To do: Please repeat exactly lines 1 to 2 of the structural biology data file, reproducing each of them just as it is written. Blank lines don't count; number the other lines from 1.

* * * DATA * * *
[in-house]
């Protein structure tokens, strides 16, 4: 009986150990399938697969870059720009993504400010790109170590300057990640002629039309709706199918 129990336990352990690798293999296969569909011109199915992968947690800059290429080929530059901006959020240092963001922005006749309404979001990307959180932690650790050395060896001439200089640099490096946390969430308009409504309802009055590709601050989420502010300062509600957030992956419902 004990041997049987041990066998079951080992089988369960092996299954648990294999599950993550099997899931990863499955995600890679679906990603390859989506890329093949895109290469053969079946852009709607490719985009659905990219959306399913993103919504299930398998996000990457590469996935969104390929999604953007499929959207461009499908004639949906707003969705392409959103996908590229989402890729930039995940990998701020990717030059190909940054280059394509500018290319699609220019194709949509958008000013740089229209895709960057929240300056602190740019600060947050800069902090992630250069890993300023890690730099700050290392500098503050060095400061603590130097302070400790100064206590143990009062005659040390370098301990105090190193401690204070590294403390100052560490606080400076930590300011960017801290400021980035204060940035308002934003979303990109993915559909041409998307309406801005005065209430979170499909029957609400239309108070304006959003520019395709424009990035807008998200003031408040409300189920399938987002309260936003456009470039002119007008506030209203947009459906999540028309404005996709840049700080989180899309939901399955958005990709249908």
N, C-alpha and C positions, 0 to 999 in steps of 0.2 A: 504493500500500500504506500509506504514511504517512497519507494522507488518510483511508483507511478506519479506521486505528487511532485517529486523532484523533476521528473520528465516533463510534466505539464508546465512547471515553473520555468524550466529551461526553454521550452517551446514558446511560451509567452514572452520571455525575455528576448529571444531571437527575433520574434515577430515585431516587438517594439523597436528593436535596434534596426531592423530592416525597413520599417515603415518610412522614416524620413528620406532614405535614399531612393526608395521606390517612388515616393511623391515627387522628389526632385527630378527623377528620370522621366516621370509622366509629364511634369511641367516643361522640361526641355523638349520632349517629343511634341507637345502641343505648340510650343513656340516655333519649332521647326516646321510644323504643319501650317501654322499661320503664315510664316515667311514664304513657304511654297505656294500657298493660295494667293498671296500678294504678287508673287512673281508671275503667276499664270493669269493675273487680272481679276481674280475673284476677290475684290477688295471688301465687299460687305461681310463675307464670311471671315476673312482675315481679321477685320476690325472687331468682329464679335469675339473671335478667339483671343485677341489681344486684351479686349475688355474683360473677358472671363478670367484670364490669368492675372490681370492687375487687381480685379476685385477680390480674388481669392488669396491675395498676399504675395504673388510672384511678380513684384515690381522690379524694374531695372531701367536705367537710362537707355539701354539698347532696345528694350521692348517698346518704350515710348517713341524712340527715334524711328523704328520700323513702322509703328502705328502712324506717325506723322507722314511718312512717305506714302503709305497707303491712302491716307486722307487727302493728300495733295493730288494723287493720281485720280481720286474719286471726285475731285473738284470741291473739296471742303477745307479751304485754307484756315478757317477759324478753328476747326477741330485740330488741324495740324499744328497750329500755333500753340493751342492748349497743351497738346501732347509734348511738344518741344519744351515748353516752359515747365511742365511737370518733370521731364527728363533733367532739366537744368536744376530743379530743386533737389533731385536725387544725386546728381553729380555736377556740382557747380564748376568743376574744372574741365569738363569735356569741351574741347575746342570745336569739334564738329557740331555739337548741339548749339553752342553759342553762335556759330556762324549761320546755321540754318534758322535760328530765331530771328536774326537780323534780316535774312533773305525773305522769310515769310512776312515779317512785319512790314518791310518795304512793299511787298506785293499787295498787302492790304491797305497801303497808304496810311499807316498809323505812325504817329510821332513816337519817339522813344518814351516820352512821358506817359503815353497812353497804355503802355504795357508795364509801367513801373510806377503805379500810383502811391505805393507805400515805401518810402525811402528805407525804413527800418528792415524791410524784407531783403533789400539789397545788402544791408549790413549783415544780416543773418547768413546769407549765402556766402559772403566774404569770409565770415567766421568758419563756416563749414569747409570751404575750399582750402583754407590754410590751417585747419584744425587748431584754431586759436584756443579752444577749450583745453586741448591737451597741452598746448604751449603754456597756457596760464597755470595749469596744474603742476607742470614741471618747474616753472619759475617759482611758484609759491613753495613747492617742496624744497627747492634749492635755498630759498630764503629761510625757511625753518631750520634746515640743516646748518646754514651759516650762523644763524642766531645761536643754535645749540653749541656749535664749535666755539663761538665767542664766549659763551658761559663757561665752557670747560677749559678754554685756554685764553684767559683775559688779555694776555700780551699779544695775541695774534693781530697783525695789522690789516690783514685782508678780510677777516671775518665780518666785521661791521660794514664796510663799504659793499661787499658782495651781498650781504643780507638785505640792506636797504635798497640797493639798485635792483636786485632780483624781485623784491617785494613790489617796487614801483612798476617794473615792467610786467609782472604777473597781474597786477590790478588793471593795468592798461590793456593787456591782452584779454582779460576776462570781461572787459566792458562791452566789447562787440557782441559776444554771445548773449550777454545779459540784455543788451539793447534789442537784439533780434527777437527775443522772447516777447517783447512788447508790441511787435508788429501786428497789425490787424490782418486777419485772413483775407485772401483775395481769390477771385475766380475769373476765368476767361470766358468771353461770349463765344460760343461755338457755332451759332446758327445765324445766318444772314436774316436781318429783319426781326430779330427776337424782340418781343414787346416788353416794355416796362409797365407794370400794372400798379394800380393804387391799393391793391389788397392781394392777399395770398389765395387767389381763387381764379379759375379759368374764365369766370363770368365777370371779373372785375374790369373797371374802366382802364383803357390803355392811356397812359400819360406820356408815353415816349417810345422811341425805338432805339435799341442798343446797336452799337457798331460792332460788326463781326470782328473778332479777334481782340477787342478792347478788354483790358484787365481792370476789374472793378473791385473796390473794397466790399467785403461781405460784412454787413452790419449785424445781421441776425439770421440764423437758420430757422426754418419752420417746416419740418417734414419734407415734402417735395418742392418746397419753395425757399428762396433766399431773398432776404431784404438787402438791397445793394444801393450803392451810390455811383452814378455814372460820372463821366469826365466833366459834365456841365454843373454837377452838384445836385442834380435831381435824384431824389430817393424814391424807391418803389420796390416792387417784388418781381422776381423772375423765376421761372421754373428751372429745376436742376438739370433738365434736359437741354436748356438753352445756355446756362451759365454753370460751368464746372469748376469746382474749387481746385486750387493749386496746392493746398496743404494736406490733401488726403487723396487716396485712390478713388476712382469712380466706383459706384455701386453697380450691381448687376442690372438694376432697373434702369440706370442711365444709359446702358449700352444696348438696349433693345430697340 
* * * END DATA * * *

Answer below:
[in-house]
């Protein structure tokens, strides 16, 4: 009986150990399938697969870059720009993504400010790109170590300057990640002629039309709706199918 129990336990352990690798293999296969569909011109199915992968947690800059290429080929530059901006959020240092963001922005006749309404979001990307959180932690650790050395060896001439200089640099490096946390969430308009409504309802009055590709601050989420502010300062509600957030992956419902 004990041997049987041990066998079951080992089988369960092996299954648990294999599950993550099997899931990863499955995600890679679906990603390859989506890329093949895109290469053969079946852009709607490719985009659905990219959306399913993103919504299930398998996000990457590469996935969104390929999604953007499929959207461009499908004639949906707003969705392409959103996908590229989402890729930039995940990998701020990717030059190909940054280059394509500018290319699609220019194709949509958008000013740089229209895709960057929240300056602190740019600060947050800069902090992630250069890993300023890690730099700050290392500098503050060095400061603590130097302070400790100064206590143990009062005659040390370098301990105090190193401690204070590294403390100052560490606080400076930590300011960017801290400021980035204060940035308002934003979303990109993915559909041409998307309406801005005065209430979170499909029957609400239309108070304006959003520019395709424009990035807008998200003031408040409300189920399938987002309260936003456009470039002119007008506030209203947009459906999540028309404005996709840049700080989180899309939901399955958005990709249908």